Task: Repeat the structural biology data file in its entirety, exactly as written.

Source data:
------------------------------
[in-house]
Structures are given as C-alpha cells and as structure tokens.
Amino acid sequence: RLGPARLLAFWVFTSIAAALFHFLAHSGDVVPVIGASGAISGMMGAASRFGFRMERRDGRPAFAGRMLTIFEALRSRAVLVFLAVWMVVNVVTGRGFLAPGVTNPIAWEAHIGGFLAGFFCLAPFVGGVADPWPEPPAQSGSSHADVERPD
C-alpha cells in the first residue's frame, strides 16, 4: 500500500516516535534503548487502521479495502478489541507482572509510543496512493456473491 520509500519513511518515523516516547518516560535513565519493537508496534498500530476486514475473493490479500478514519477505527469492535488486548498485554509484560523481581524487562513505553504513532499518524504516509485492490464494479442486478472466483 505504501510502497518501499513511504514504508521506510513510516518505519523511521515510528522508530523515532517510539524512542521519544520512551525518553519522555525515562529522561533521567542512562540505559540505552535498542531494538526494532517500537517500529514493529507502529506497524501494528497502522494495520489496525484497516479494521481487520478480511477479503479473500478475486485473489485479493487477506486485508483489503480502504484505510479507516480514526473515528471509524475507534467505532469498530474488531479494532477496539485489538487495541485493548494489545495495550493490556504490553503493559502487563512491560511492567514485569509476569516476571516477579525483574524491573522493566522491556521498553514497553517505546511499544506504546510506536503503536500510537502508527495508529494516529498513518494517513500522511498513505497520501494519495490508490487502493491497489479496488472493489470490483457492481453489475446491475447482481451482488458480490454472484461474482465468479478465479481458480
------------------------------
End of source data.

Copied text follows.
[in-house]
Structures are given as C-alpha cells and as structure tokens.
Amino acid sequence: RLGPARLLAFWVFTSIAAALFHFLAHSGDVVPVIGASGAISGMMGAASRFGFRMERRDGRPAFAGRMLTIFEALRSRAVLVFLAVWMVVNVVTGRGFLAPGVTNPIAWEAHIGGFLAGFFCLAPFVGGVADPWPEPPAQSGSSHADVERPD
C-alpha cells in the first residue's frame, strides 16, 4: 500500500516516535534503548487502521479495502478489541507482572509510543496512493456473491 520509500519513511518515523516516547518516560535513565519493537508496534498500530476486514475473493490479500478514519477505527469492535488486548498485554509484560523481581524487562513505553504513532499518524504516509485492490464494479442486478472466483 505504501510502497518501499513511504514504508521506510513510516518505519523511521515510528522508530523515532517510539524512542521519544520512551525518553519522555525515562529522561533521567542512562540505559540505552535498542531494538526494532517500537517500529514493529507502529506497524501494528497502522494495520489496525484497516479494521481487520478480511477479503479473500478475486485473489485479493487477506486485508483489503480502504484505510479507516480514526473515528471509524475507534467505532469498530474488531479494532477496539485489538487495541485493548494489545495495550493490556504490553503493559502487563512491560511492567514485569509476569516476571516477579525483574524491573522493566522491556521498553514497553517505546511499544506504546510506536503503536500510537502508527495508529494516529498513518494517513500522511498513505497520501494519495490508490487502493491497489479496488472493489470490483457492481453489475446491475447482481451482488458480490454472484461474482465468479478465479481458480